I've ridden mainly hunters my entire riding life and trained under several trainers, some better then others. (some significantly better) when I first started jumping I rode with a trainer for THREE years and never had any clue what even a leg yield was! We learned how to be pretty passengers and that was it. Thankfully i've ridden with some trainers who actually have a clue.... but yes, trainers like what Anabel described definitely exist, although not all are like that!
Basically after every diagonal line the horse knows it's going to change directions and changes its lead for you whether you ask for it or not. They generally don't just swap their lead whenever, it's mainly just in the corners when they know they're going to change directions. Some students just sit there and look pretty and don't ask, I think mainly because their trainers don't teach them anything else. I like to teach my kids how to balance their horses and ask for one properly, but have the 'back up' that in the show ring the horse will get it right if the kid doesn't. But I also like to buy made horses that just do their job for my beginner kids to teach them how to ride before getting anything remotely green.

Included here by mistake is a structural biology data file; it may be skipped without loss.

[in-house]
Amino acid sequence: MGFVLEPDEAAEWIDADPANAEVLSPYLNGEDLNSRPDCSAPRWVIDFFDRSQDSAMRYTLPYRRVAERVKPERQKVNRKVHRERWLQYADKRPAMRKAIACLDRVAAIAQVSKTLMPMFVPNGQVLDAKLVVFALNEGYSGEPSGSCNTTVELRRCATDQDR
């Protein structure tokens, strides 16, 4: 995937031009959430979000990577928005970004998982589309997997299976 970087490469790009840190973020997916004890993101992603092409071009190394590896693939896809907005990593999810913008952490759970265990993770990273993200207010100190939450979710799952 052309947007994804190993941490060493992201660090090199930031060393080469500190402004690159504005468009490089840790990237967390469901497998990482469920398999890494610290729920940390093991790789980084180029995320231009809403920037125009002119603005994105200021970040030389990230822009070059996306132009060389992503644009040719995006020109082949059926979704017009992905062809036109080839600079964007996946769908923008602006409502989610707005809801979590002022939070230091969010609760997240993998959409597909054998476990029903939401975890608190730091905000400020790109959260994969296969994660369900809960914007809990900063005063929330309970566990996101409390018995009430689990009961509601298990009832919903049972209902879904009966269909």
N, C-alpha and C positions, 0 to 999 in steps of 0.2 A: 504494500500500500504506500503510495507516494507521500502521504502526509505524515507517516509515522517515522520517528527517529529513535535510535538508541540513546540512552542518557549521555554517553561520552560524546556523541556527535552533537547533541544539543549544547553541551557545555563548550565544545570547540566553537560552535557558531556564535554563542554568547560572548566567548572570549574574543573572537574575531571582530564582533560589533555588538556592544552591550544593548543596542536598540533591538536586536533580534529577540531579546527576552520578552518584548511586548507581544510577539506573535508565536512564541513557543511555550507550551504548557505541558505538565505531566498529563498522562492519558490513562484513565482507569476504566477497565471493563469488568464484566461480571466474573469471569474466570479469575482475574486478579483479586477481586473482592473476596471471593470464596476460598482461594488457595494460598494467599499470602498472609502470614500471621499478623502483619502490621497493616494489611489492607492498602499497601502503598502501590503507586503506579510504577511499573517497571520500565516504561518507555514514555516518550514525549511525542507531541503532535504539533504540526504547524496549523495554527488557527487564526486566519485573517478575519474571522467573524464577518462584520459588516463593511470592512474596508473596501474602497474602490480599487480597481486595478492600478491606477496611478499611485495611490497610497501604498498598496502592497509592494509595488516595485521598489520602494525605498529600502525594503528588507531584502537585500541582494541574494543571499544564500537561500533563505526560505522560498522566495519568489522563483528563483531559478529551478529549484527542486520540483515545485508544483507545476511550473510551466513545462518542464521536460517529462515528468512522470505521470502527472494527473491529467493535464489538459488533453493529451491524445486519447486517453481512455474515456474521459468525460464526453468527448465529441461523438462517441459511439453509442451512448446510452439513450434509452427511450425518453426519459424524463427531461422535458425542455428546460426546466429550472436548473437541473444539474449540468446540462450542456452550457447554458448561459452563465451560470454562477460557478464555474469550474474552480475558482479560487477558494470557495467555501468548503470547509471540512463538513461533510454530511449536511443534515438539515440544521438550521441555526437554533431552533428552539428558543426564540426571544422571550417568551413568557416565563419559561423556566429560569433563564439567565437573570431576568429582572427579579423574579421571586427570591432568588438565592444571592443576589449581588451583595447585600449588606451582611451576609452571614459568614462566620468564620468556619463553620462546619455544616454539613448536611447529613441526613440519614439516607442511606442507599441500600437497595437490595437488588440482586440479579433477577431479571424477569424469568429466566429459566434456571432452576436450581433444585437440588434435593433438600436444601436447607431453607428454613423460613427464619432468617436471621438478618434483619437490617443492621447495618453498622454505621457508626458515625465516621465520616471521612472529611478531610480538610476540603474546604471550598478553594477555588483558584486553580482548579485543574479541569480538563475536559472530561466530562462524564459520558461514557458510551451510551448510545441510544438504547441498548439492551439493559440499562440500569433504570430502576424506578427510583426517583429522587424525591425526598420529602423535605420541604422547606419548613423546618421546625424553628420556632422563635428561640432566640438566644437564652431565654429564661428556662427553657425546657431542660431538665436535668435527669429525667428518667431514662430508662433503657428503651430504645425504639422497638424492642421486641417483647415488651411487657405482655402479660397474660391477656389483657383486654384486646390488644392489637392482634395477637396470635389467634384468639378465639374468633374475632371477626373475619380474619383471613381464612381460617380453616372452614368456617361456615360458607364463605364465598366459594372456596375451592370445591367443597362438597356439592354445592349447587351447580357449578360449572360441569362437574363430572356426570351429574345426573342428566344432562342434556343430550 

I do find that most horses that don't get a clean change will change in the front before changing in the back, so yes, they will be on the cross canter. This is heavily penalized in the show ring, which is why auto changes are so dang important to people and why those horses are so much more expensive. Despite popular belief
hunter judges do not just look at a horse and say, ooh, that's pretty, I pick that one! Judging is numerical and there is a ranking of what is considered desirable. The best is for a horse to land on the correct lead after every jump. Next is to do a flying change. Next is a skip change (changes in the front, and then in the back, the longer the horse is on the cross canter, the more they are penalized). Next (and these are heavily penalized) is a balanced
counter canter. Next is to swap in the front and just cross canter around without ever getting the full change (or waiting several strides to get it). The worst is to break gait to a trot and do a simple change. Breaking gait automatically brings your score down from a 100 to 60, regardless of how perfect the rest of your round may have been.
I know dressage riders teach their horses how to change leads much later in their career so there's quite a bit more balancing/lateral work before it's crucial that they know it. They have the 'luxury' of not needing one until later. The second a hunter goes into the show ring (whether it's with a cross bars kid or the horse's baby green year) a lead change is necessary so people rush their horses into learning them.